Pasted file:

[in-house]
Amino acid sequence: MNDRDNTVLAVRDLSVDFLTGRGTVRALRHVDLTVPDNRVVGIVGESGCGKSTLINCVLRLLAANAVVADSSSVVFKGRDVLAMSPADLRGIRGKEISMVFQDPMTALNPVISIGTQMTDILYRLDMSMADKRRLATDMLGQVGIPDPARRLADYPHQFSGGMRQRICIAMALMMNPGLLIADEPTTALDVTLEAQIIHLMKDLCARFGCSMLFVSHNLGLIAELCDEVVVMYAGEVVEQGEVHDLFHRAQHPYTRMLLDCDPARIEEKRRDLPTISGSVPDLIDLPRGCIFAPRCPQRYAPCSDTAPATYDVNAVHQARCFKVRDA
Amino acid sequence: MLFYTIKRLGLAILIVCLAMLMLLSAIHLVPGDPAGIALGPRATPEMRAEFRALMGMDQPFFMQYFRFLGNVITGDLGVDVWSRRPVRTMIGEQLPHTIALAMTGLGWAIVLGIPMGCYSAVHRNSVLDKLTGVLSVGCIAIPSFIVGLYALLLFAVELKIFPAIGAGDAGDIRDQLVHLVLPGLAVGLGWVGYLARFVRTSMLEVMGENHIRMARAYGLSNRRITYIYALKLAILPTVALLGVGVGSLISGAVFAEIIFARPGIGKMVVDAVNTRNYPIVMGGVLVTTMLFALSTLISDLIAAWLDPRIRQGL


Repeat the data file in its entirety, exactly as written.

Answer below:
[in-house]
Amino acid sequence: MNDRDNTVLAVRDLSVDFLTGRGTVRALRHVDLTVPDNRVVGIVGESGCGKSTLINCVLRLLAANAVVADSSSVVFKGRDVLAMSPADLRGIRGKEISMVFQDPMTALNPVISIGTQMTDILYRLDMSMADKRRLATDMLGQVGIPDPARRLADYPHQFSGGMRQRICIAMALMMNPGLLIADEPTTALDVTLEAQIIHLMKDLCARFGCSMLFVSHNLGLIAELCDEVVVMYAGEVVEQGEVHDLFHRAQHPYTRMLLDCDPARIEEKRRDLPTISGSVPDLIDLPRGCIFAPRCPQRYAPCSDTAPATYDVNAVHQARCFKVRDA
Amino acid sequence: MLFYTIKRLGLAILIVCLAMLMLLSAIHLVPGDPAGIALGPRATPEMRAEFRALMGMDQPFFMQYFRFLGNVITGDLGVDVWSRRPVRTMIGEQLPHTIALAMTGLGWAIVLGIPMGCYSAVHRNSVLDKLTGVLSVGCIAIPSFIVGLYALLLFAVELKIFPAIGAGDAGDIRDQLVHLVLPGLAVGLGWVGYLARFVRTSMLEVMGENHIRMARAYGLSNRRITYIYALKLAILPTVALLGVGVGSLISGAVFAEIIFARPGIGKMVVDAVNTRNYPIVMGGVLVTTMLFALSTLISDLIAAWLDPRIRQGL